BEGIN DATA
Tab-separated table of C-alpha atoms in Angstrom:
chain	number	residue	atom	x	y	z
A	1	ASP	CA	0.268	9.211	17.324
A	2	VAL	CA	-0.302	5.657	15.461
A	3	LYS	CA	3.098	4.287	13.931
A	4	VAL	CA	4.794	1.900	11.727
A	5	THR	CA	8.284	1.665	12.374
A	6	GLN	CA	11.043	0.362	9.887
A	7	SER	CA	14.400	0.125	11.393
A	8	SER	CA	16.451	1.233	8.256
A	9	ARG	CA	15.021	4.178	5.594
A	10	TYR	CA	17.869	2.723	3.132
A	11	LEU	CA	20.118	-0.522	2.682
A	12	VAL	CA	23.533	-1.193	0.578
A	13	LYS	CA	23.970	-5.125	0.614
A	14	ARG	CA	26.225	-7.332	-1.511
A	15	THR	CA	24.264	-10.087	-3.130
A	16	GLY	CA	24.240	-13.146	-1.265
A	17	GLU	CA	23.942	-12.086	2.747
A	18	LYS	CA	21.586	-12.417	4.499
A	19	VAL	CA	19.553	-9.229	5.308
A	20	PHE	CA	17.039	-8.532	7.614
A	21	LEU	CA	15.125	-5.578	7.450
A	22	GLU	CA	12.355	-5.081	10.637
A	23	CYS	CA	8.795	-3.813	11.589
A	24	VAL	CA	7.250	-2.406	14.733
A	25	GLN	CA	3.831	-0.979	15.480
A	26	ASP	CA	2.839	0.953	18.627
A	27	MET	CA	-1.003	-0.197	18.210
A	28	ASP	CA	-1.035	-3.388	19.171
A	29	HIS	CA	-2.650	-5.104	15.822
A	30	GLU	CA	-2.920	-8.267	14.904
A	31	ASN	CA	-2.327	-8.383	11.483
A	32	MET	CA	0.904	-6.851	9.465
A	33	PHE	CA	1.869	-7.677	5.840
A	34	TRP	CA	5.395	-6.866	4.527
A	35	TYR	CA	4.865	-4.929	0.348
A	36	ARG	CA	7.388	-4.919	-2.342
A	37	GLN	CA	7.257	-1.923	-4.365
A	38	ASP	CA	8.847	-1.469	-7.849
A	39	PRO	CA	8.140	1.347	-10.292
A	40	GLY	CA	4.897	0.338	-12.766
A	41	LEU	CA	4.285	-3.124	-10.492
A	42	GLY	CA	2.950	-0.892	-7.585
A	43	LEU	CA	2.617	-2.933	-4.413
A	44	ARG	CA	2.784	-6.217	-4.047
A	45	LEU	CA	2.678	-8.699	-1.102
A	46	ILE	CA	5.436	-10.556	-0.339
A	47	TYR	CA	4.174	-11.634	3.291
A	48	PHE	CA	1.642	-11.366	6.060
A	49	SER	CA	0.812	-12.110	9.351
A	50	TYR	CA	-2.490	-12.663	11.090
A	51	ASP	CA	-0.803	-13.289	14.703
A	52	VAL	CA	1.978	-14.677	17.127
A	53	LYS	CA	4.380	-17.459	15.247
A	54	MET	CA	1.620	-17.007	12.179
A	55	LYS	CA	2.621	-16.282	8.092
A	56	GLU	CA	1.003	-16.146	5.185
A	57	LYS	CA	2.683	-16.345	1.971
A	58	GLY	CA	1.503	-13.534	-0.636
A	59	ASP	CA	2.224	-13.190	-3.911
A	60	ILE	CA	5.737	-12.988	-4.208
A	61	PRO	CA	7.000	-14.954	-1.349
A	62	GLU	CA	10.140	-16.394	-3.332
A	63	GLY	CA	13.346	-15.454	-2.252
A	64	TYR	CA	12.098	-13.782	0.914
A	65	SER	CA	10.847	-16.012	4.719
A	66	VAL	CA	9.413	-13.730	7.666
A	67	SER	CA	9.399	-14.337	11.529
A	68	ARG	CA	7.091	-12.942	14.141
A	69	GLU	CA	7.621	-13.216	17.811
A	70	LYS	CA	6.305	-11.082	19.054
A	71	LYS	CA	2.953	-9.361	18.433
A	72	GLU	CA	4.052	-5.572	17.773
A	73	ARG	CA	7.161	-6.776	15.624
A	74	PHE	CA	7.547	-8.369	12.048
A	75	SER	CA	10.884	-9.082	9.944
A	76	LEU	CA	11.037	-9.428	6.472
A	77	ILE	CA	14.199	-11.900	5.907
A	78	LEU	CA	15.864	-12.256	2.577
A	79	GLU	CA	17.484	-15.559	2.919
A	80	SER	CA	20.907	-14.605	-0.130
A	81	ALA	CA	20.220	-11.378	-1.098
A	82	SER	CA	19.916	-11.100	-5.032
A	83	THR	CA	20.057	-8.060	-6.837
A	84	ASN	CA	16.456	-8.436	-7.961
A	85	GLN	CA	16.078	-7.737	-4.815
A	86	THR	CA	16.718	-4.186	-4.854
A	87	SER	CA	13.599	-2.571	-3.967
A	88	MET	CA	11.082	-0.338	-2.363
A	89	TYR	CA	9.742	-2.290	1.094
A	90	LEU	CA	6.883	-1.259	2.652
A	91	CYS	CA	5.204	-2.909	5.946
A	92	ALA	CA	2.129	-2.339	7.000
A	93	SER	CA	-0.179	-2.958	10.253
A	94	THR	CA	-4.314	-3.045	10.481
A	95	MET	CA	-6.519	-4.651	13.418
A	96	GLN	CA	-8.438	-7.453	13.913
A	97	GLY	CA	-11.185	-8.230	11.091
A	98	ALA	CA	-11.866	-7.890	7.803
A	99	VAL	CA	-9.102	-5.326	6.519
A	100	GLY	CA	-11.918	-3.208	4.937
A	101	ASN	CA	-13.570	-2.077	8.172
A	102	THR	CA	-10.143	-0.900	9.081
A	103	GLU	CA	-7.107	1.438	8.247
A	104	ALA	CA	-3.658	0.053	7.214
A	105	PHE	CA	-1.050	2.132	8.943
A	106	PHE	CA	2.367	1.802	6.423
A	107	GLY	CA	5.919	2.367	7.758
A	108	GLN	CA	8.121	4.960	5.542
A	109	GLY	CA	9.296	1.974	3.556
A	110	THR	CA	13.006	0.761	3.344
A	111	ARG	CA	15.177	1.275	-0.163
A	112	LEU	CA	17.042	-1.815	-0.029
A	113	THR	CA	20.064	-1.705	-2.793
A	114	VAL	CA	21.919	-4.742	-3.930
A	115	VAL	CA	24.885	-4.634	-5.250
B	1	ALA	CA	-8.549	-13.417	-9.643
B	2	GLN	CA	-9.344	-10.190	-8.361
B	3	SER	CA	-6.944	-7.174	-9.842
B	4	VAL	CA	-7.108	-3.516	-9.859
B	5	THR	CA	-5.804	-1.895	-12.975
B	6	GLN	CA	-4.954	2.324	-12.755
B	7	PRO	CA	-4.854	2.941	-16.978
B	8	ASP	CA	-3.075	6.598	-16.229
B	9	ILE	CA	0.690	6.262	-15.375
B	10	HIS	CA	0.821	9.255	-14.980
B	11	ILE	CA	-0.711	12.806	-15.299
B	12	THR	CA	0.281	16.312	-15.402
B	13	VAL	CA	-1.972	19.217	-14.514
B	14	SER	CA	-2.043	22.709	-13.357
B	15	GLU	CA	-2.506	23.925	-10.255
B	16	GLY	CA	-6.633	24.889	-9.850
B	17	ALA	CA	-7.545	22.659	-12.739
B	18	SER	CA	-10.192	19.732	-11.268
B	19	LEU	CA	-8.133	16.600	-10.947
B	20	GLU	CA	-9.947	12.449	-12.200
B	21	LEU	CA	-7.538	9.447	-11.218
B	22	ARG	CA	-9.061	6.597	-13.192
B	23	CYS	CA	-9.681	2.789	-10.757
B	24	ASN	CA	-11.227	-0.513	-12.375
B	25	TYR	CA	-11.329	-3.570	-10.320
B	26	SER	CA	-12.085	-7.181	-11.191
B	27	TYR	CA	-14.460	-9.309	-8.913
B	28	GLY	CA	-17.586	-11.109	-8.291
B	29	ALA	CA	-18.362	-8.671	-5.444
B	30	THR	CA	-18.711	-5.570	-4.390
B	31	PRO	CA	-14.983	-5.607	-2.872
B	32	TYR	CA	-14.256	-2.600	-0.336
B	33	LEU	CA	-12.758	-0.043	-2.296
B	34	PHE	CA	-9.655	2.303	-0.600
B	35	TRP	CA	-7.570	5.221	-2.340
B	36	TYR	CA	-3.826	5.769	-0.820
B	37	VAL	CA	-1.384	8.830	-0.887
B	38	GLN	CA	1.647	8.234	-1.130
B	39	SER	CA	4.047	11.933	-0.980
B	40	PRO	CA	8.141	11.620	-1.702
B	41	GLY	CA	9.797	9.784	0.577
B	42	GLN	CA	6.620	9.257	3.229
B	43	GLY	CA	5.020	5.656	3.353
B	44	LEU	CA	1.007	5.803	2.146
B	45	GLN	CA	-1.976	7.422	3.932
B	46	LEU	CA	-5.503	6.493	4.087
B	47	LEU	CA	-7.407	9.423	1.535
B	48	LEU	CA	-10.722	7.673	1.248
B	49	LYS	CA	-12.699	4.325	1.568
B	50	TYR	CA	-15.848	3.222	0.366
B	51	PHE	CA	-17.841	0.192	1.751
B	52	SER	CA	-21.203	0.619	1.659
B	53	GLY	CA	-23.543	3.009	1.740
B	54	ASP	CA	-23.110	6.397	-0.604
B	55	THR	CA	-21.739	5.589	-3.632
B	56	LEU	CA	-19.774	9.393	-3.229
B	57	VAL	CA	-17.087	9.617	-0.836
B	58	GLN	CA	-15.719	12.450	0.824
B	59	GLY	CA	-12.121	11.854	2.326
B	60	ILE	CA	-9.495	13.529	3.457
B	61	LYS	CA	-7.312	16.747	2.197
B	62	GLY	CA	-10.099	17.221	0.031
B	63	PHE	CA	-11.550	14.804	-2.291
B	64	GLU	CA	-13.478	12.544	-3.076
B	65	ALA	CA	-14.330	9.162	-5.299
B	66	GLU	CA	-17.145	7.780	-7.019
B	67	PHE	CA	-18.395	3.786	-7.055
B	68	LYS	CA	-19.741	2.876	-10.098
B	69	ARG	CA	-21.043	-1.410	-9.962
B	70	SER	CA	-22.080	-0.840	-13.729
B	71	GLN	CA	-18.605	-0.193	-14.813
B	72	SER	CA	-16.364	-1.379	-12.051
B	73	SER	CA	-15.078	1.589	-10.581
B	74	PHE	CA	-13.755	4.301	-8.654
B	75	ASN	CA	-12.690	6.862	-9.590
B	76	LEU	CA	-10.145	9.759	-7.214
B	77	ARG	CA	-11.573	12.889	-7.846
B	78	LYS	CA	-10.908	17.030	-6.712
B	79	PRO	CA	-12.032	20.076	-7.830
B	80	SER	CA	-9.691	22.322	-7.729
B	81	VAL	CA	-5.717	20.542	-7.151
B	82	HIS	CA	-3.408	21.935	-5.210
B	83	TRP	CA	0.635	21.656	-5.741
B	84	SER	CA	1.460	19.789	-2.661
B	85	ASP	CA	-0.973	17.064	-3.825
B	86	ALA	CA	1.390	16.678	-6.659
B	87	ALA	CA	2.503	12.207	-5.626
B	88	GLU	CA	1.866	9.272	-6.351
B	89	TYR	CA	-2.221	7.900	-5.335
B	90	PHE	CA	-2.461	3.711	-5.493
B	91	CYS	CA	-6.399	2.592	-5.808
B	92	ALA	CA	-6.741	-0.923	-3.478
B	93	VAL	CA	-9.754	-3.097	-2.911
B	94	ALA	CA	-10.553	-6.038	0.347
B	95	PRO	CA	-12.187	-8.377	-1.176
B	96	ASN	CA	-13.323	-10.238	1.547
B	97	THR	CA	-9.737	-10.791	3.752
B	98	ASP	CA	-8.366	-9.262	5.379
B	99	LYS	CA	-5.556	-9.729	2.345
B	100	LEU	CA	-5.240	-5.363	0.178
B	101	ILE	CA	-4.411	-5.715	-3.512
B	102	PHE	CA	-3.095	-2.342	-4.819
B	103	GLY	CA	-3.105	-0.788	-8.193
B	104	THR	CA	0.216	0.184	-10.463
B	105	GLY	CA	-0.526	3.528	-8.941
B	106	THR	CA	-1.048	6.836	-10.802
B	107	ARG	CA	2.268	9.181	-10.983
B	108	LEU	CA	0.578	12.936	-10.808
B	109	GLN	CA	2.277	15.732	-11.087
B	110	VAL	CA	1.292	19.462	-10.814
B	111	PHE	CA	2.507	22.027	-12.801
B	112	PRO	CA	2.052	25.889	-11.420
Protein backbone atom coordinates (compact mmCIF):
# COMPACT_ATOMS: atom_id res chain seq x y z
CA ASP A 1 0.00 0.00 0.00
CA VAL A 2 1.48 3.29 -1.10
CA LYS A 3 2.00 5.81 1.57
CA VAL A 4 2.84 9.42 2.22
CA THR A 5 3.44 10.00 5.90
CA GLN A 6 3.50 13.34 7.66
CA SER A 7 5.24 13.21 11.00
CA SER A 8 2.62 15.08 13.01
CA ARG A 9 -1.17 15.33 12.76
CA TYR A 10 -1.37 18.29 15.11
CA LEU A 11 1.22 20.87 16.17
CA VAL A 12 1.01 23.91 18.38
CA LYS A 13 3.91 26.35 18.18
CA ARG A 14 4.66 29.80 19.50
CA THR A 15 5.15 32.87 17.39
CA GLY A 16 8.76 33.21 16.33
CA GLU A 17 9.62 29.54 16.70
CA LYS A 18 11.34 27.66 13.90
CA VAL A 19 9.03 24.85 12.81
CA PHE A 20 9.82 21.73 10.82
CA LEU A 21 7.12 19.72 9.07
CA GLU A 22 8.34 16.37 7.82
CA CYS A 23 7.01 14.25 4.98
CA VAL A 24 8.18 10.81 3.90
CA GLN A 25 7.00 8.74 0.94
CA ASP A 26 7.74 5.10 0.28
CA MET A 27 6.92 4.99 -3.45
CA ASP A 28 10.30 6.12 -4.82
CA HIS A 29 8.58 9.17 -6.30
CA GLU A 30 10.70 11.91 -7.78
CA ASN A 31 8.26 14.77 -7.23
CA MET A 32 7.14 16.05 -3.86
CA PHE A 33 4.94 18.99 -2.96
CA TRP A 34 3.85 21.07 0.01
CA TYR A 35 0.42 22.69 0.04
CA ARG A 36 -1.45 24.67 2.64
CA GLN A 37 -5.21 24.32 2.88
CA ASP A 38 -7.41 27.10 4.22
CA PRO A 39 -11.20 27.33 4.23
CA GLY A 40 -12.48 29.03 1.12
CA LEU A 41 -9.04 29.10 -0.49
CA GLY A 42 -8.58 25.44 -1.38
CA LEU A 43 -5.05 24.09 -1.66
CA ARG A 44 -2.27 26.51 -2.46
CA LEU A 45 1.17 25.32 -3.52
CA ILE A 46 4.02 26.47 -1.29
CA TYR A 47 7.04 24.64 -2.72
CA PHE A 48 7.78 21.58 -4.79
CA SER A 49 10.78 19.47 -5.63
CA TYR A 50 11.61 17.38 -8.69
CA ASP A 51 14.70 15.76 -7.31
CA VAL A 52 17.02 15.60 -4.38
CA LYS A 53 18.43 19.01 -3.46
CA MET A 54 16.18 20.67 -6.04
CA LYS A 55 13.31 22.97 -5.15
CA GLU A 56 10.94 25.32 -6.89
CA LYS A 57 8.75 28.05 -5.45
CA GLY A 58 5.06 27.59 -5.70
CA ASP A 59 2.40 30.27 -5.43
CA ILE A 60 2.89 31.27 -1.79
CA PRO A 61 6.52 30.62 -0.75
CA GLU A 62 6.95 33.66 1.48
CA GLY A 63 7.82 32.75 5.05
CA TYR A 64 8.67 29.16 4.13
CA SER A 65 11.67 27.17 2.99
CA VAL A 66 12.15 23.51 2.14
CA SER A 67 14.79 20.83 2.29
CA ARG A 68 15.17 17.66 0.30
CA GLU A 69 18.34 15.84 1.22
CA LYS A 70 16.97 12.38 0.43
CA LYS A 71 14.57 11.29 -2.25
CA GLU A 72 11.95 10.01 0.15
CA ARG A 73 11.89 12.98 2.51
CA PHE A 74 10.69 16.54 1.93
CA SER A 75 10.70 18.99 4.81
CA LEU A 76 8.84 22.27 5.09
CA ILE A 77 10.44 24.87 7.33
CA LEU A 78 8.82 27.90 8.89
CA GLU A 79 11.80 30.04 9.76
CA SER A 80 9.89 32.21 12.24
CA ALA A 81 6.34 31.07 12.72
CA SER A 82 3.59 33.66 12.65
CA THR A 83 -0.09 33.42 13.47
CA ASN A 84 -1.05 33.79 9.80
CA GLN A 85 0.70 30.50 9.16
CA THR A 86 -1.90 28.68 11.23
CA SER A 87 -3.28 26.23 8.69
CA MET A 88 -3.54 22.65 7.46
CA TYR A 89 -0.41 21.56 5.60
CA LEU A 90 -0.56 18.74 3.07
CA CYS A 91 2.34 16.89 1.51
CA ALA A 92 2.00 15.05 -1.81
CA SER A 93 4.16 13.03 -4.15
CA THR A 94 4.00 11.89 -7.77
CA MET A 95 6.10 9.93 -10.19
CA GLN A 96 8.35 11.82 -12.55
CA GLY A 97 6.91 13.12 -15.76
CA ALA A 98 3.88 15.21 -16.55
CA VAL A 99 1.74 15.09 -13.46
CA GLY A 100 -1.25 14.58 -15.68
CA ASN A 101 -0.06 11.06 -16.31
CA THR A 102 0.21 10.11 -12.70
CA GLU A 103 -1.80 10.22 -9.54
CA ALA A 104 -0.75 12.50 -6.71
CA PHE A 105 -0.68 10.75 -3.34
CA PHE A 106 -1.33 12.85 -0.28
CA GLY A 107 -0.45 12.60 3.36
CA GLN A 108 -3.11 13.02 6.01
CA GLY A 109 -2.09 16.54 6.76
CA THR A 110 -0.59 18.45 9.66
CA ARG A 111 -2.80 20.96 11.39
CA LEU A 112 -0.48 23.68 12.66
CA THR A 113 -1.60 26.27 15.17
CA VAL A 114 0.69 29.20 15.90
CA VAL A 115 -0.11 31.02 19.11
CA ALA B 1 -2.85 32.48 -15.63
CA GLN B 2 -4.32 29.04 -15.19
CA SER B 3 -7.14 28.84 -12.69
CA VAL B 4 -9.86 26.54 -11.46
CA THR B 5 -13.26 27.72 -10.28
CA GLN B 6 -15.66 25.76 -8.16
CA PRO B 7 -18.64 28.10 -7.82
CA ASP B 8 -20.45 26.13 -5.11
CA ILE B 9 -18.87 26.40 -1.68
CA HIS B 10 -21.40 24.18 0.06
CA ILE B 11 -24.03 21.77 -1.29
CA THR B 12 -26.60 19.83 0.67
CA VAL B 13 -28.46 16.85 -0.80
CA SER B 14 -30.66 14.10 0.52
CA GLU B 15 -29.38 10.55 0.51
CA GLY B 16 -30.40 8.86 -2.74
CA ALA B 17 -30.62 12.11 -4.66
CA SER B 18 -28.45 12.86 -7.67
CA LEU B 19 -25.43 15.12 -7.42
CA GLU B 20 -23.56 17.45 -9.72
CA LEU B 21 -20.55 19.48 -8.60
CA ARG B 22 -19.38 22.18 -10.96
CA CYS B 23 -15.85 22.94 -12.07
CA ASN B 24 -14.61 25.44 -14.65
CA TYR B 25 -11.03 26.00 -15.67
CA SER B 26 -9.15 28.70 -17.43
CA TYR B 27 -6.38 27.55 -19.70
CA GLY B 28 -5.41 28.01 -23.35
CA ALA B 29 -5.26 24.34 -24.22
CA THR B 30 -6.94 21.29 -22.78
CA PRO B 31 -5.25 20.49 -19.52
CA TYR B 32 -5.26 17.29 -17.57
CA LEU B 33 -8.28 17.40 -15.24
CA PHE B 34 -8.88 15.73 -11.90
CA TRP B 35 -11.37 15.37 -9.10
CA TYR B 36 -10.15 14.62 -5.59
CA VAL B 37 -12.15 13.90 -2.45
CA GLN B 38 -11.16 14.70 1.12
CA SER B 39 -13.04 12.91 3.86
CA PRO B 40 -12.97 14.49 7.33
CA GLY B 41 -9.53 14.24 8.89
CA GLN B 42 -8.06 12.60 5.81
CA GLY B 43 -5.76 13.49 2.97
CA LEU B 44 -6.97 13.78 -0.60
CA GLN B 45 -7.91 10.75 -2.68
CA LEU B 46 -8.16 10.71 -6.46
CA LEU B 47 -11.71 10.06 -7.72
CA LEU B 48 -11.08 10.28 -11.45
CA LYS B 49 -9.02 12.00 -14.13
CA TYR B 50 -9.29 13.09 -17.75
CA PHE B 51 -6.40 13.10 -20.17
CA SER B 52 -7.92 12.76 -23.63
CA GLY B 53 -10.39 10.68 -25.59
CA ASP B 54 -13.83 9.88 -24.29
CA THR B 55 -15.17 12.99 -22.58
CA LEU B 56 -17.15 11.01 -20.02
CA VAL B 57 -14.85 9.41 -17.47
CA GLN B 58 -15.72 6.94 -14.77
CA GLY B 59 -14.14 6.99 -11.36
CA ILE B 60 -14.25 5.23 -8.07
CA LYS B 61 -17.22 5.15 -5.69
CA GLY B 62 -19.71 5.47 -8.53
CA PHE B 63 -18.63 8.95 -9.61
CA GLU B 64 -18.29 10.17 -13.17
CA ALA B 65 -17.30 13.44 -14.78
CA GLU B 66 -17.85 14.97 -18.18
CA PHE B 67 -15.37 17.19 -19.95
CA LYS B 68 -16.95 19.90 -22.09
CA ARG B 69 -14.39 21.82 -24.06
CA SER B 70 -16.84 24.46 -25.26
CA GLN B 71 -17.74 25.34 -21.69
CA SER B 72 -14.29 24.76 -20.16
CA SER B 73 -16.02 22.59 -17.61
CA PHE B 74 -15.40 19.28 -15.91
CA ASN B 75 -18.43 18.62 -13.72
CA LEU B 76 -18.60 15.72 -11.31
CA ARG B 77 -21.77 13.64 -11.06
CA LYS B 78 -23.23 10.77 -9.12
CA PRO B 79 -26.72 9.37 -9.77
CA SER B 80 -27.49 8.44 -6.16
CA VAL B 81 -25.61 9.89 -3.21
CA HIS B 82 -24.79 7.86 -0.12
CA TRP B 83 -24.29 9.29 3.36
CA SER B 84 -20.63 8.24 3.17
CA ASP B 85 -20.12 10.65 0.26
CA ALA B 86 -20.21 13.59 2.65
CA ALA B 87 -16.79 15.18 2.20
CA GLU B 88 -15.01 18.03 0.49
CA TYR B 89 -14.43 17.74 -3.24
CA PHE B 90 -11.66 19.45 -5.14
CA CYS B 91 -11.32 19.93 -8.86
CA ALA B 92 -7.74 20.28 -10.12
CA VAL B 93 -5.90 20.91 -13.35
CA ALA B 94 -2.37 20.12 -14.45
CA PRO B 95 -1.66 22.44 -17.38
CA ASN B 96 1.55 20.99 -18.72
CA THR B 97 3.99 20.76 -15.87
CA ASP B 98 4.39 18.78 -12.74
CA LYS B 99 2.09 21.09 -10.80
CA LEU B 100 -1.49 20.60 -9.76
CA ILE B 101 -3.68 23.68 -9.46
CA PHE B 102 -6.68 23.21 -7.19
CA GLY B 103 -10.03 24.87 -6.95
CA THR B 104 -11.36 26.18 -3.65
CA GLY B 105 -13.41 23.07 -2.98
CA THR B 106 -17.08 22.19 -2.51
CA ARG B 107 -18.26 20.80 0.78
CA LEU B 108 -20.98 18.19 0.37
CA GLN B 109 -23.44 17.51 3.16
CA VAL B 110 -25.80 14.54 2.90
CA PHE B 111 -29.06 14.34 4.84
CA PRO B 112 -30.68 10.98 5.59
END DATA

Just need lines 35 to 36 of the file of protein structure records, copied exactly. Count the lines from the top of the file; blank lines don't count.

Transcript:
A	33	PHE	CA	1.869	-7.677	5.840
A	34	TRP	CA	5.395	-6.866	4.527